- Know the real cost of your loan: Amortisation helps you understand the actual cost of your loan and make the right decision while comparing loans. From the amortisation table, you can quickly add up the interest you will be paying every month to know the total cost of your loan. So, in the above example, the total interest you will be paying over 12 months is S$1,364.44.
Loans are Not Always Amortised
Not all loans are amortised. There are certain types of loans where you pay only the interest, fixed or variable, throughout the tenure while the principal amount is paid back at the end of the tenure in a single payment. Check out some of the most common types of unamortised loans in Singapore:
- Student loans: With a student loan, there are no repayments as long as you are studying. Although you don’t have to pay the interest before the repayment period begins, the interest may start to accrue during the tenure of the loan, depending on the type of student loan. It usually happens in case of unsubsidised loans where interest starts accruing when the loan period begins. For subsidised loans, interest accrues once the repayment period starts.
- Interest only loans: These loans are designed to allow you to pay only the interest amount for a certain period, before you start paying your principal amount too. Such loans can be useful if you need funds for investing elsewhere.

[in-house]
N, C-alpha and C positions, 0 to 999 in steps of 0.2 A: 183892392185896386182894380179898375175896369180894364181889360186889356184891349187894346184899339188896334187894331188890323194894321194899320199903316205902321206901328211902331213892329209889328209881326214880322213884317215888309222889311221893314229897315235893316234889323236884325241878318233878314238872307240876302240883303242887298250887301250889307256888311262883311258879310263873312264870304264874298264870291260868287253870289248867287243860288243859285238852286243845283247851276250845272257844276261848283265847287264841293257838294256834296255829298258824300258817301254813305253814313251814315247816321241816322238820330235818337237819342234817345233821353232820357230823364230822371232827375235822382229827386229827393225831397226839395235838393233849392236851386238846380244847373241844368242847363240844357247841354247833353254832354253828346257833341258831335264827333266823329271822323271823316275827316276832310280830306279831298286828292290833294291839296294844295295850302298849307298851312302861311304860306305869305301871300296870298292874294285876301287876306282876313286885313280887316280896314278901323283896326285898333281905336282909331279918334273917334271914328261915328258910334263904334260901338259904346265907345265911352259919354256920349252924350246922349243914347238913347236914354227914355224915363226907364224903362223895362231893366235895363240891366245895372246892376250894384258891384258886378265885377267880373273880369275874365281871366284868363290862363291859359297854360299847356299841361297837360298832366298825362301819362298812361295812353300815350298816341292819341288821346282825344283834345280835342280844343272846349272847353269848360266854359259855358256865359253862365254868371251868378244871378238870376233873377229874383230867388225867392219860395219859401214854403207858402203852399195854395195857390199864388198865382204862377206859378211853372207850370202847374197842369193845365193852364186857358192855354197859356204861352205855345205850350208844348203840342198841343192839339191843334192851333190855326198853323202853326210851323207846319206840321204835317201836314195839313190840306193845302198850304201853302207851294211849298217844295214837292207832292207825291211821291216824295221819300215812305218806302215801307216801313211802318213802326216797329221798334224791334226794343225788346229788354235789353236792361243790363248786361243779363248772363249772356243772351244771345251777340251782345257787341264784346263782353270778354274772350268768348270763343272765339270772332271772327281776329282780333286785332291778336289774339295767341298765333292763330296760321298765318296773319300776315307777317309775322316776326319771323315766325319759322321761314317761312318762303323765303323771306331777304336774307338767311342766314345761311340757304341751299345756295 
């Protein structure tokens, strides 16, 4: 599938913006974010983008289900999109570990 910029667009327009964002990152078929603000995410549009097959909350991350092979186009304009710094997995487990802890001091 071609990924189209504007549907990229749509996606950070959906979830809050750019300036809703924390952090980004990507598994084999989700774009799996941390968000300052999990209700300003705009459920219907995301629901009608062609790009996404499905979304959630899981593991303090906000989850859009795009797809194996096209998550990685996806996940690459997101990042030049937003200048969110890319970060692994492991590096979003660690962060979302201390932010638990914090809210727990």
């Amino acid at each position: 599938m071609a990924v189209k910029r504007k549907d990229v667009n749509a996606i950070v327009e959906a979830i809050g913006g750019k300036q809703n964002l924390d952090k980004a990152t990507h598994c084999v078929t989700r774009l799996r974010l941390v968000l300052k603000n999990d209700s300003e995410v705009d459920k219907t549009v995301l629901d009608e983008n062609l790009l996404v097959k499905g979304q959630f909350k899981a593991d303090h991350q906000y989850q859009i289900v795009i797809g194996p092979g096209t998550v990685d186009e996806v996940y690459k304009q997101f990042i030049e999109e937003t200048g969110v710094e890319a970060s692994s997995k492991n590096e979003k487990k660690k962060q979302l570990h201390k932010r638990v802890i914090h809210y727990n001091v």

- Credit cards: Borrowing on your credit card can also be considered as an unamortised loan, since you don’t have to pay a fixed amount every month. You can continue to enjoy the benefits of your credit card and borrow as many times as you like, as long as you pay the minimum due amount every month.
Understanding Negative Amortisation
Negative amortisation is a situation when your monthly payments are not enough to cover the interest that is due for the month, leading to a continuing increase in your principal loan amount. It is possible in case of any type of loan and often leads to a difficult situation where your outstanding amount continues to grow every month.Here’s an illustration to help you understand how negative amortisation works.
Assume that you owe S$50,000 to a lender. Your first month repayment amount is S$300, which includes S$150 as the principal amount and S$150 as the interest. For some reason, you could not pay this amount of S$300, instead you only pay S$150 (which will cover the interest due). So, in that case, instead of your principal loan amount going down, it actually goes up. At the end of the first month, you owe S$50,150 to the lender. This is negative amortisation.
The situation of negative amortisation usually arises when you are simply not in a position to make the monthly payment. It also happens sometimes when one takes a loan to buy an out-of-budget property hoping to have enough income in the future to repay it.
Partially Amortised Loan
With a partially amortised loan, you pay a part of the principal amount during the tenure of the loan, while the remaining balance is paid at the end of the loan term as a balloon payment. Partially amortised loans could be useful in situations when you can’t afford the monthly payments of a fully amortised loan.Here’s an illustration to help you understand how these loans work.
Assume that you have taken a partially amortised loan worth S$500,000. The term of the loan is 7 years. So, based on the amortisation schedule and rate of interest on the loan, you will pay a certain amount every month for 7 years. After seven years, you will have to settle the entire outstanding balance in a single payment (a balloon payment).